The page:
Think Inc.
A forum for Hawaii's
business community to discuss
current events and issues


Former NFL team
owner dropped the
ball with estate

He was a high school dropout who started by selling encyclopedias door to door. Through determination and good fortune, Jack Kent Cooke amassed an estate of $1.3 billion by the time of his death in 1997 at age 84. He lived his dreams, owning a successful NFL franchise, the Washington Redskins, and one of the world's most recognizable landmarks, New York's art deco Chrysler Building.

He spent his life moving among Washington's elite. His life was the picture of orderliness, right down to his customary tweed jacket. However, at his death he left a mess. He left a will naming seven co-executors. He left conflicting desires with insufficient funding: keeping the Redskins in the family and giving assets to a charitable foundation to minimize estate taxes. The estate took seven years to settle, at a cost of $64 million in professional fees. Cooke's son was pitted against his longtime business confidant and others, all of whom were co-executors.

What could have been done differently? While Cooke was a shrewd businessman, he failed to plan his estate with the acumen with which he ran his business. First, he could have used a revocable trust. With such a trust, his estate would not have been required to go through the probate process, which is open to the public, and his affairs would have remained private.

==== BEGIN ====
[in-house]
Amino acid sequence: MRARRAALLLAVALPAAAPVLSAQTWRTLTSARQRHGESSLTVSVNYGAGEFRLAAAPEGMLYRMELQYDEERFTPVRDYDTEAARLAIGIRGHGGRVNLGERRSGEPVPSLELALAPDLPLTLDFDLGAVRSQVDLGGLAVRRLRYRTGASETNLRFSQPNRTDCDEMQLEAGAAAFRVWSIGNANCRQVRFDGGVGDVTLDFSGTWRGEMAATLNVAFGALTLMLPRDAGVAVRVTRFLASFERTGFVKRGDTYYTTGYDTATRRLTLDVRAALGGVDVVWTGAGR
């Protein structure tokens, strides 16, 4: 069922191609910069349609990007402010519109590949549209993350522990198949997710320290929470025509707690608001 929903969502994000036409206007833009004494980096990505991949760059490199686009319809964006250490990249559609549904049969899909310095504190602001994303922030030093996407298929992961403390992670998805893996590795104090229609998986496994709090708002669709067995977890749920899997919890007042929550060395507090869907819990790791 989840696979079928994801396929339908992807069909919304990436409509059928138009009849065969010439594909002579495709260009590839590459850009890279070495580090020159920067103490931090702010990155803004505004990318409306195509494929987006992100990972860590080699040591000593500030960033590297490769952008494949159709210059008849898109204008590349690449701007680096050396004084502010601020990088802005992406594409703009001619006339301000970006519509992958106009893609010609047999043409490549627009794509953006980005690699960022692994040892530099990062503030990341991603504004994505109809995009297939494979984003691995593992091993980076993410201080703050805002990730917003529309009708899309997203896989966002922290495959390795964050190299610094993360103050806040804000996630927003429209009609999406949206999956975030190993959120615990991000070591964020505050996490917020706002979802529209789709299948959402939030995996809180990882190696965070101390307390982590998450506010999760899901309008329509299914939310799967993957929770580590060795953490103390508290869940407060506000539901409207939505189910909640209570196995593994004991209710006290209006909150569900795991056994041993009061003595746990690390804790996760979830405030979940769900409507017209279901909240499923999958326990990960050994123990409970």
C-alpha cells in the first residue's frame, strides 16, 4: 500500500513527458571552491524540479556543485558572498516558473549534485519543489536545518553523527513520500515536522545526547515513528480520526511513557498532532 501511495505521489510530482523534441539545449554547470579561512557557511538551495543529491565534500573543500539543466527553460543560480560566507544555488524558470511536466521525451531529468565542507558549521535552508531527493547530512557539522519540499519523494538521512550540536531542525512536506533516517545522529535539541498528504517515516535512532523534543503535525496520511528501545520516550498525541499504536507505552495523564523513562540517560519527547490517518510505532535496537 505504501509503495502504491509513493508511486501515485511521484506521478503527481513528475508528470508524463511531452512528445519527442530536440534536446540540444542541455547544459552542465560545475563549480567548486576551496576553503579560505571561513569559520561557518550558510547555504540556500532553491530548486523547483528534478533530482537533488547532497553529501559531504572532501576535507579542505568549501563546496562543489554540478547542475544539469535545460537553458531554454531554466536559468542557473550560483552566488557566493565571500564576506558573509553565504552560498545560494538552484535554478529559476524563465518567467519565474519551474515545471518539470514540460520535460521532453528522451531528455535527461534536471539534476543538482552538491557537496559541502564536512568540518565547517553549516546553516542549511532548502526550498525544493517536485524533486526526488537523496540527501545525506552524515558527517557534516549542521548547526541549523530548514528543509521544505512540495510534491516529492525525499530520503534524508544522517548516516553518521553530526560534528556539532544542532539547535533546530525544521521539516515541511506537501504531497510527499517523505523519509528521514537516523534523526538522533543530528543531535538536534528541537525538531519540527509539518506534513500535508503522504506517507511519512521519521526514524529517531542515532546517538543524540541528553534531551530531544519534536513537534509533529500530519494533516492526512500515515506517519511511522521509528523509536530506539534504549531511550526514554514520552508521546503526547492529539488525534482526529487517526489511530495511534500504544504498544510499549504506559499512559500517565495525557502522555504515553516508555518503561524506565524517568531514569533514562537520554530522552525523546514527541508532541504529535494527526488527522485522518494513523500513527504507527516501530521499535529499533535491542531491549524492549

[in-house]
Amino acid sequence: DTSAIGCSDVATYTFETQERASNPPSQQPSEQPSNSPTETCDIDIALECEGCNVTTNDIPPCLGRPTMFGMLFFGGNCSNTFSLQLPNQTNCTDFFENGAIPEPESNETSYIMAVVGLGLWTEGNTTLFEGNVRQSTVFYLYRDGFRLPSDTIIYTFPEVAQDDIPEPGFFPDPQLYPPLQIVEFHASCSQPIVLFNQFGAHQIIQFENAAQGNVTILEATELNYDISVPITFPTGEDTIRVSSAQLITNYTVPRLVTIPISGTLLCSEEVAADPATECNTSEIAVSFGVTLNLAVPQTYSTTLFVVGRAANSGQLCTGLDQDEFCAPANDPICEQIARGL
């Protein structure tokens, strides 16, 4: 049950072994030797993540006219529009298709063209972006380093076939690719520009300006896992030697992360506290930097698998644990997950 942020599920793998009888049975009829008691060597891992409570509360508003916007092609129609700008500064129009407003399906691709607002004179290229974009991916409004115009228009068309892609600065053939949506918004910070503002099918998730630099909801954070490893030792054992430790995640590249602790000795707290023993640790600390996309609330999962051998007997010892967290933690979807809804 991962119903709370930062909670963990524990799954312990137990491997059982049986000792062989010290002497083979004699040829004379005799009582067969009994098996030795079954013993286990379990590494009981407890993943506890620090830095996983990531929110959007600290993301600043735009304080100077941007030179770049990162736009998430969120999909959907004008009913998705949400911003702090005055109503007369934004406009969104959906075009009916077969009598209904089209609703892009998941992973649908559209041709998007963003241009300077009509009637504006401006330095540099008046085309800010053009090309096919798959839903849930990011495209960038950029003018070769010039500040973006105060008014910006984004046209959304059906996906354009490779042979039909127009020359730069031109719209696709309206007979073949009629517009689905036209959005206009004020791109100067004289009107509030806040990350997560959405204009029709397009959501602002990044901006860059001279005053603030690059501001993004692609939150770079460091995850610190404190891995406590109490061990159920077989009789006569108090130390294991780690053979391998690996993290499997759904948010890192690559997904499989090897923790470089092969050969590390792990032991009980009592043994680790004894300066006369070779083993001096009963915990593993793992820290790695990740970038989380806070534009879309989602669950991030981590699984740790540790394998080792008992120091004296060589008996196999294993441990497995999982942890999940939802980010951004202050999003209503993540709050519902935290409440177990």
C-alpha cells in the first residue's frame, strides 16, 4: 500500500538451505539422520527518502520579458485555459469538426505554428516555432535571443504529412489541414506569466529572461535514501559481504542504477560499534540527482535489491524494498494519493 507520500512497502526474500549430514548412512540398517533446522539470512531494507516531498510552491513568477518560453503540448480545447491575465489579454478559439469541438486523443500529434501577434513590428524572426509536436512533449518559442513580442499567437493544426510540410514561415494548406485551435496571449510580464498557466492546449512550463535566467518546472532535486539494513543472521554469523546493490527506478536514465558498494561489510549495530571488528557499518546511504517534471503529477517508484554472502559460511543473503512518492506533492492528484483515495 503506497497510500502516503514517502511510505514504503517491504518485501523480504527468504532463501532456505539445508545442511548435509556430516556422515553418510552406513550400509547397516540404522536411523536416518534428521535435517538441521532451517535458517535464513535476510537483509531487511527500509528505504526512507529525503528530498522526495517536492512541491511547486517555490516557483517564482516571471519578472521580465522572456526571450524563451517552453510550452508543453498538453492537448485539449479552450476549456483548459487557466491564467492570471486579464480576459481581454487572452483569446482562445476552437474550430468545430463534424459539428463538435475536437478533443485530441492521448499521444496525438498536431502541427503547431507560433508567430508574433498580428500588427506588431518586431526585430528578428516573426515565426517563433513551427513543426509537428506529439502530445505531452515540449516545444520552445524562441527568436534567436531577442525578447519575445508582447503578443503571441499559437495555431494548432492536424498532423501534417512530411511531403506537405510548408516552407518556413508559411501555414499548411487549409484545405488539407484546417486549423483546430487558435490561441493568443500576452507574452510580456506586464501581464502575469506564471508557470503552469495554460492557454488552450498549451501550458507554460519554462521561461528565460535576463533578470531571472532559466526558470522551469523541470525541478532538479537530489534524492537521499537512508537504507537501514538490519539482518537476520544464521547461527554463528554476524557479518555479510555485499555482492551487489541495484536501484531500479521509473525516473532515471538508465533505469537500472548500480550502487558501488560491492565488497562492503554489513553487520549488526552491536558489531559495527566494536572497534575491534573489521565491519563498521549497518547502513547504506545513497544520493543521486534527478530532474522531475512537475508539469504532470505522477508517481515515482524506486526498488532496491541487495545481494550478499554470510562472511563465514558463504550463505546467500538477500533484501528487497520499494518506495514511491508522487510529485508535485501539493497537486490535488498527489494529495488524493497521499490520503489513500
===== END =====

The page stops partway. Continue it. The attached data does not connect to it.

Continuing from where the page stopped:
Second, having seven co-executors created turmoil and expense. There was dissension among the seven, and the estate ended up paying more than $17 million in fees to the executors. When so many co-executors or co-trustees are involved, the risk of feuds or disagreements rises dramatically. If there are two co-executors, there is only one relationship involved; with seven co-executors, there are 21 individual combinations, plus numerous more combinations of factions.

Finally, Cooke failed to provide sufficient liquidity to accomplish his goals. He had promised his son the ownership of the Redskins franchise at his death. Cooke had counted on the Chrysler building's value to pay estate taxes and preserve the Redskins for his son. However, as the Chrysler building's value waned due to physical deterioration and rental conditions, the value of the Redskins became too great compared with the taxes due. Cooke could have reduced the value of his estate, and hence the taxes, through several techniques.

Unfortunately, while Cooke was a star quarterback in his business dealings, his final pass in estate planning was incomplete.

Attorneys Judith Sterling and Michelle Tucker are partners in the Honolulu law firm Sterling & Tucker. For more information, visit their Web site at www.sterlingandtucker.com or call 531-5391.

To participate in the Think Inc. discussion, e-mail your comments to business@starbulletin.com; fax them to 529-4750; or mail them to Think Inc., Honolulu Star-Bulletin, 7 Waterfront Plaza, Suite 210, 500 Ala Moana, Honolulu, Hawaii 96813. Anonymous submissions will be discarded.



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